Any homeowners of an urban building in Spain, whether they use the property themselves or not, are liable to pay the Non-Resident Income tax, even if they are left unoccupied.
The payment is compulsory.
Although you may not receive any real income or rent from the property, the law presumes an income.
The Non-Resident tax is paid in arrears on a yearly basis.
This tax is prorated for the days you were owner of the property during the accrued year.
Your share in the ownership is also taken into account to calculate the Non-Resident tax.
Many Non-Residents are asking how the Spanish Tax Office is calculating the tax due if there is in fact no real income.
In general terms, the law presumes an income of 1, 1% or 2% of the Catastral value (you will find this on your rates Bill). The rate used will depends of the revisions made by the Town Hall.
Please, note that the catastral value may change every year depending on the decision of the Town Hall where the property is located or what it is stated in the National Budget Law.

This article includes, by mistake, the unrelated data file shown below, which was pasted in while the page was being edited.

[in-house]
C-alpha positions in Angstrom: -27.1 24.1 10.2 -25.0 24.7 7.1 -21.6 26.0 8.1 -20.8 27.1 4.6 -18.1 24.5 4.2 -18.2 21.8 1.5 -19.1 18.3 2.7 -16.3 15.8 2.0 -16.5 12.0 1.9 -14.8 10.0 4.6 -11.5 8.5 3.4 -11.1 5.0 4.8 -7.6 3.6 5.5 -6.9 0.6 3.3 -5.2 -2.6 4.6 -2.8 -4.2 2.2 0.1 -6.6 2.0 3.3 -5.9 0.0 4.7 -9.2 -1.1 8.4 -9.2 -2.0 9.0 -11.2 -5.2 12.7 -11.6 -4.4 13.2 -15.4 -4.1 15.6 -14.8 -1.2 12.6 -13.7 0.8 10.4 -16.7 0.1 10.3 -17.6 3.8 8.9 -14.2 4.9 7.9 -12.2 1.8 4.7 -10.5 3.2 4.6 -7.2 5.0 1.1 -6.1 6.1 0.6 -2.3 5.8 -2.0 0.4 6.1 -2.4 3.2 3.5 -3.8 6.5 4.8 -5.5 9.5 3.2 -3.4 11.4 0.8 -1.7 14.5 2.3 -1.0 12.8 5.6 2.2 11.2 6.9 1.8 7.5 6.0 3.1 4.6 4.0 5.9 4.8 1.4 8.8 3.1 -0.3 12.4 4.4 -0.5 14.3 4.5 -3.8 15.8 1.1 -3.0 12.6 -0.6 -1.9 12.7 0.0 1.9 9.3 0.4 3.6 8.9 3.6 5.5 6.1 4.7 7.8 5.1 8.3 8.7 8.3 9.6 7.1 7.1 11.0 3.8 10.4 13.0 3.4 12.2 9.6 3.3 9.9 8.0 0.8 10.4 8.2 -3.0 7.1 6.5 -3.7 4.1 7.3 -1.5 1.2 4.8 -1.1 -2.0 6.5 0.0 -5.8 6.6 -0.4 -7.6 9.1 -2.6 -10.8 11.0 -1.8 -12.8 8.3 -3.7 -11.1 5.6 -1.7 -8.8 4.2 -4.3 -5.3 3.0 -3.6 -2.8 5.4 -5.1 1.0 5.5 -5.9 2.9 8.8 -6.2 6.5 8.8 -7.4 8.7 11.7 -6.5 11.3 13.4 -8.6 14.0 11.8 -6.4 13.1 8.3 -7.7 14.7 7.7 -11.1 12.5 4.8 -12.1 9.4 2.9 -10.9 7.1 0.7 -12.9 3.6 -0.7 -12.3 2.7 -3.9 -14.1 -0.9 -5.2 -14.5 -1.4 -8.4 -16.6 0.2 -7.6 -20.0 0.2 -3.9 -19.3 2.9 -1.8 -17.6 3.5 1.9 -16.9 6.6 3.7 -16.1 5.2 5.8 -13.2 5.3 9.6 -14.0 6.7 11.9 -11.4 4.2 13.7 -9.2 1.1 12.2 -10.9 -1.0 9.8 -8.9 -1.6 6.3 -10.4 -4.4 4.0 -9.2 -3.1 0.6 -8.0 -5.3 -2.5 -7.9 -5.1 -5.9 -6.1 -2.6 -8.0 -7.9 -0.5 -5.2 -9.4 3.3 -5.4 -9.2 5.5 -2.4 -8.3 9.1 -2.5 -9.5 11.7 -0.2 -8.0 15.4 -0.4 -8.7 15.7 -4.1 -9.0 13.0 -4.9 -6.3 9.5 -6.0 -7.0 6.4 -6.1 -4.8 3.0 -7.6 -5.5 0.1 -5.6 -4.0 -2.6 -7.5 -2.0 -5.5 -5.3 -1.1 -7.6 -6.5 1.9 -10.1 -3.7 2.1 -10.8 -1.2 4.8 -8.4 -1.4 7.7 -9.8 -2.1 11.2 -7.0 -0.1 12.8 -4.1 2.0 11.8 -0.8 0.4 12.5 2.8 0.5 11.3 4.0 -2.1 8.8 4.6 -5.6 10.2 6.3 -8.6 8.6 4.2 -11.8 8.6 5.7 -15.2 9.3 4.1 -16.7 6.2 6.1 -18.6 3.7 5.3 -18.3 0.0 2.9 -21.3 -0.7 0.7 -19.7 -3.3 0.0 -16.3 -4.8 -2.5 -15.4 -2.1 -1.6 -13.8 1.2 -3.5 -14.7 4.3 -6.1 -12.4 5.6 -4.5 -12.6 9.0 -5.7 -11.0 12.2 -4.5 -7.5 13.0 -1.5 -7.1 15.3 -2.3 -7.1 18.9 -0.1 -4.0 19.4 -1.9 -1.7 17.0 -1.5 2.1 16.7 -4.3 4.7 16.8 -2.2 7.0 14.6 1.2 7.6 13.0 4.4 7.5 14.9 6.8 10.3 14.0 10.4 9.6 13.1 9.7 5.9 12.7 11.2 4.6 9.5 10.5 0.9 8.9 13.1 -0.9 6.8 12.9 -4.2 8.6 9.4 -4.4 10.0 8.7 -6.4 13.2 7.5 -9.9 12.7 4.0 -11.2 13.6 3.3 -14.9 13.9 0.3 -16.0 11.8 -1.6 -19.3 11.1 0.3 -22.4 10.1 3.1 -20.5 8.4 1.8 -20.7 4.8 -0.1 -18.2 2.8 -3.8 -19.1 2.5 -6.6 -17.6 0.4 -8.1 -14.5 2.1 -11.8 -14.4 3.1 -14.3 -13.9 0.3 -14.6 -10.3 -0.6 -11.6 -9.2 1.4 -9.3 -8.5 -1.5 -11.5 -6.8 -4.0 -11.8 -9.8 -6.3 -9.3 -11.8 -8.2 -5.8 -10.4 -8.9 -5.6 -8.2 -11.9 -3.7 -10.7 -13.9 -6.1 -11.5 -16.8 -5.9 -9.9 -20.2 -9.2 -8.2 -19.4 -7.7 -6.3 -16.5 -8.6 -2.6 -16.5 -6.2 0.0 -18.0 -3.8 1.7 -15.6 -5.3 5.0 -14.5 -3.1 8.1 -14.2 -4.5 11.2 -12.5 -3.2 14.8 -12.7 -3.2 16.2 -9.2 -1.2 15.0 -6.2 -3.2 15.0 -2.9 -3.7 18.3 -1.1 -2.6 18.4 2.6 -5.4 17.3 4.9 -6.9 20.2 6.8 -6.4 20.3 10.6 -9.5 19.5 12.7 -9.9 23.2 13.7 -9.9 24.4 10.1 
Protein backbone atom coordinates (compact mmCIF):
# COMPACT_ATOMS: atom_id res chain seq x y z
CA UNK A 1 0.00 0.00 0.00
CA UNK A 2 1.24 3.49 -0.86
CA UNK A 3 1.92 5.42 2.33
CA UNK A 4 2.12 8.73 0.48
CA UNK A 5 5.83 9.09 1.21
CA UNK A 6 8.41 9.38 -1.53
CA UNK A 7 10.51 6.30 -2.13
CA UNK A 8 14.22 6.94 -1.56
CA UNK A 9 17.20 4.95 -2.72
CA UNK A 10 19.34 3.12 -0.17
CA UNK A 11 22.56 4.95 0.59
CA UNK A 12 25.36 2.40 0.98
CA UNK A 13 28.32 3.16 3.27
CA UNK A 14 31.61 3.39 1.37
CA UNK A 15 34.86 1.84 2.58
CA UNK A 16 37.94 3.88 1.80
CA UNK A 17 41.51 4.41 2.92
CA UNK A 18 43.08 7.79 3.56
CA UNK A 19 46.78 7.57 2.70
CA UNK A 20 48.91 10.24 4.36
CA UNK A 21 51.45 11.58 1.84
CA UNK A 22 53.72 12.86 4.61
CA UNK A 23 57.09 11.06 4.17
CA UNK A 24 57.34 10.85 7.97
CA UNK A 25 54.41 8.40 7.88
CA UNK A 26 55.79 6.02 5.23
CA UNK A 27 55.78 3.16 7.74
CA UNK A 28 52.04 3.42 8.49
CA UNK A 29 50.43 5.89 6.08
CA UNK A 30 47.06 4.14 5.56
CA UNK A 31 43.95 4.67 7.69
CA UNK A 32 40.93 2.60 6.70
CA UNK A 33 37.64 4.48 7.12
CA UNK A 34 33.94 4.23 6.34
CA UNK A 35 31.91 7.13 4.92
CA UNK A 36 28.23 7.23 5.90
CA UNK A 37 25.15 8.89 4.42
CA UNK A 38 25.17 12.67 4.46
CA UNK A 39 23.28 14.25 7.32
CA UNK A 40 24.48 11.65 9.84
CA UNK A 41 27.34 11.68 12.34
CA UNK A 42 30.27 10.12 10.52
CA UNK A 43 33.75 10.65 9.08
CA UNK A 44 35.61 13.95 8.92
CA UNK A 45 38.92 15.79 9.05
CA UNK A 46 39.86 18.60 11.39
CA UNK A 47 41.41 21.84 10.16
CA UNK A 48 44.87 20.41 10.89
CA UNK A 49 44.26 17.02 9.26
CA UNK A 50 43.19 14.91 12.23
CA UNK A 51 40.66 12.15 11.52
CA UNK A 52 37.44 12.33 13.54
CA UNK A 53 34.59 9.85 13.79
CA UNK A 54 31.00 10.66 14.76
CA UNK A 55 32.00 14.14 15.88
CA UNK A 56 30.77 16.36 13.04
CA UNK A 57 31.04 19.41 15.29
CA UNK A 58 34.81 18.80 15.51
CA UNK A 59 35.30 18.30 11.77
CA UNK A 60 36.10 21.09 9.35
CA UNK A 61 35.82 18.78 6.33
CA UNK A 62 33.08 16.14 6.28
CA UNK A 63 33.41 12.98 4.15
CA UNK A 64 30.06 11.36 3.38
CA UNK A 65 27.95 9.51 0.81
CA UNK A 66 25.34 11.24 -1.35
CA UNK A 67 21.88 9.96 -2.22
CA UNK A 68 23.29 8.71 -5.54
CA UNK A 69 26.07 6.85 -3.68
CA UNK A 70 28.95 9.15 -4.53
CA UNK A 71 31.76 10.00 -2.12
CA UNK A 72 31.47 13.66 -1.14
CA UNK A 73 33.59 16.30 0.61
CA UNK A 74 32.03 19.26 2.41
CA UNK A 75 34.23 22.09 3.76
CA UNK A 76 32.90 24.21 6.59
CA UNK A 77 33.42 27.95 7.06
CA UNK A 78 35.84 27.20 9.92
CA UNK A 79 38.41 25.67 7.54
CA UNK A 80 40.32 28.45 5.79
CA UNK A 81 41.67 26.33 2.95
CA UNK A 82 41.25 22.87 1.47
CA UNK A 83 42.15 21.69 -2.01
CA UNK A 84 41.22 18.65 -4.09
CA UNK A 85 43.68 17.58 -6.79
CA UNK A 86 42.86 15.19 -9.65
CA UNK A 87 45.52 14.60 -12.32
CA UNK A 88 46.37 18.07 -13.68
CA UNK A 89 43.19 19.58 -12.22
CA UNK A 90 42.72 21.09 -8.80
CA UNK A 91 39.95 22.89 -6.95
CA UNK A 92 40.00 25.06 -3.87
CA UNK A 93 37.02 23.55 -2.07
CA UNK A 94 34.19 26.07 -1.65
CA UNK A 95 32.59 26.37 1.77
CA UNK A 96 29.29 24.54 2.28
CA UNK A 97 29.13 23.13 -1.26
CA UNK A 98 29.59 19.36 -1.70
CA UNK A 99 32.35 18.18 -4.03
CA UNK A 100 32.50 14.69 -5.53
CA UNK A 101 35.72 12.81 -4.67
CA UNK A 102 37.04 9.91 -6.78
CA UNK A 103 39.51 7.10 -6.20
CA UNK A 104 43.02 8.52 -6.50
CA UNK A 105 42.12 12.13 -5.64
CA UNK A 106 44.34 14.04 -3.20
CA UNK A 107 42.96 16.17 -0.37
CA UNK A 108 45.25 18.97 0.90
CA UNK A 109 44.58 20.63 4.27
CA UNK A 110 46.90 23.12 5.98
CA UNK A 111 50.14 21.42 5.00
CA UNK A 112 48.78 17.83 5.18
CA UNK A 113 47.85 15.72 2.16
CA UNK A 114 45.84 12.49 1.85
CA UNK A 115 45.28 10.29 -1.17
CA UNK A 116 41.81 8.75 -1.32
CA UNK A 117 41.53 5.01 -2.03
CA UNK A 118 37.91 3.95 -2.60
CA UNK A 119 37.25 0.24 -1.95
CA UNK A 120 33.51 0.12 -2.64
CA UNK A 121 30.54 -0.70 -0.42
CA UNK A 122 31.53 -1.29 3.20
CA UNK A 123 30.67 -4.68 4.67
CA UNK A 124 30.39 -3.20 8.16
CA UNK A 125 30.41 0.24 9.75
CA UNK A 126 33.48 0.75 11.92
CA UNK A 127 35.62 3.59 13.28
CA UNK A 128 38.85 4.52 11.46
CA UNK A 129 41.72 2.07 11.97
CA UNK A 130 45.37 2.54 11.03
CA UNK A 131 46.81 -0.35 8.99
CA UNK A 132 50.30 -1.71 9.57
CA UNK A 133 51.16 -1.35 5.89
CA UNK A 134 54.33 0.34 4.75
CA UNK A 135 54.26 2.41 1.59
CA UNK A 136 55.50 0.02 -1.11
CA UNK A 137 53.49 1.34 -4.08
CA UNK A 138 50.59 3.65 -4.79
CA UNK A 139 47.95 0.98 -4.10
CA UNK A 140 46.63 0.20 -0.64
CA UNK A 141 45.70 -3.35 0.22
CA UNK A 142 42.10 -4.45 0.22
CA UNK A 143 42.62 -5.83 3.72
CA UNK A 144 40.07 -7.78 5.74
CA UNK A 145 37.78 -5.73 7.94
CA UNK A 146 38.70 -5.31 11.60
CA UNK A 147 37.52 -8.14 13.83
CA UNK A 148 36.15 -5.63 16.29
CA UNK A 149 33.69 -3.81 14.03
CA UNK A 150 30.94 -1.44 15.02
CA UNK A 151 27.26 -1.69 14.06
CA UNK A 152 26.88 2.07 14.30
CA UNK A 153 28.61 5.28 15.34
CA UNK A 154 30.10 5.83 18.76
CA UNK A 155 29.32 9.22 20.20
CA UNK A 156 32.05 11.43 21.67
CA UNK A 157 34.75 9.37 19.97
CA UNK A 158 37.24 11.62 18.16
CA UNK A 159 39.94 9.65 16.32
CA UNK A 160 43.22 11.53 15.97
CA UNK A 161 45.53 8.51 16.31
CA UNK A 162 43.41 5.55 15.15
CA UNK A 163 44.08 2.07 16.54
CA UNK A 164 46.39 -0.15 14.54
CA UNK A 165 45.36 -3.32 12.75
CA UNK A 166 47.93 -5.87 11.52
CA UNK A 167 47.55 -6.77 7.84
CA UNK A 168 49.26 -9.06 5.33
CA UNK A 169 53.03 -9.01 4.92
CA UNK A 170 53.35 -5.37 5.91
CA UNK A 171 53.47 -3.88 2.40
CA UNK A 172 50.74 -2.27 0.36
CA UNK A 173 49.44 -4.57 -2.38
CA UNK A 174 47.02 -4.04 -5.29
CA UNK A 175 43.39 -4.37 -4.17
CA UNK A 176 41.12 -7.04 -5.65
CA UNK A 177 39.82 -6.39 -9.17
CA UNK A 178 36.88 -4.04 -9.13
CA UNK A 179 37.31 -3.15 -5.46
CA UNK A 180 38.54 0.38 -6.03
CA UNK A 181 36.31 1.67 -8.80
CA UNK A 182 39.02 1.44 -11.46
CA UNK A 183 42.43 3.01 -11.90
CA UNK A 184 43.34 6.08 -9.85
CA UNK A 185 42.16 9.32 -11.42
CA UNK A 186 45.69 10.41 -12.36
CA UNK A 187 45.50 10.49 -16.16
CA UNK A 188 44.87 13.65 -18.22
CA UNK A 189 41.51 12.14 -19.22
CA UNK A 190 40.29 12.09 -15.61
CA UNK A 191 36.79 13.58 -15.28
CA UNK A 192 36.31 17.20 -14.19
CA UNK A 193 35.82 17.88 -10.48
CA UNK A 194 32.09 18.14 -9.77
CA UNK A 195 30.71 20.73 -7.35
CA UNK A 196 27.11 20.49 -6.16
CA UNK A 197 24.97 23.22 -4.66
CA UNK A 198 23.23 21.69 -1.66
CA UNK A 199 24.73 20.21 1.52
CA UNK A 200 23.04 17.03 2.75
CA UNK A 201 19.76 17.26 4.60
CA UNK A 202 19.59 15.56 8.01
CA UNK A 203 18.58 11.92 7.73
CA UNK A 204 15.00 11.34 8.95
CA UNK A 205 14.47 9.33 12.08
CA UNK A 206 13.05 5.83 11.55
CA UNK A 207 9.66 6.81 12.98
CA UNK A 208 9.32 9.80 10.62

You are then taxed at 19% of the resulting figure if you are residents in EU, Iceland and Norway and at 24% for the rest of the countries.
Taking into account all these facts, your solicitor will be able to determine which the accurate values which must be applied are.
The form called 210 is the form to be submitted for Non-residents income tax.
The term for payment goes from the 1st January to the 31st of December every year and the tax paid corresponds to the previous calendar year.
Income tax is operated on a self-assessment system. Payment must be made direct to the Tax Office.
There is no possibility of setting up a direct debit for the payment of this tax.
It is the owner’s obligation, through his solicitor, to fill in the tax return and take it to the Spanish Treasury.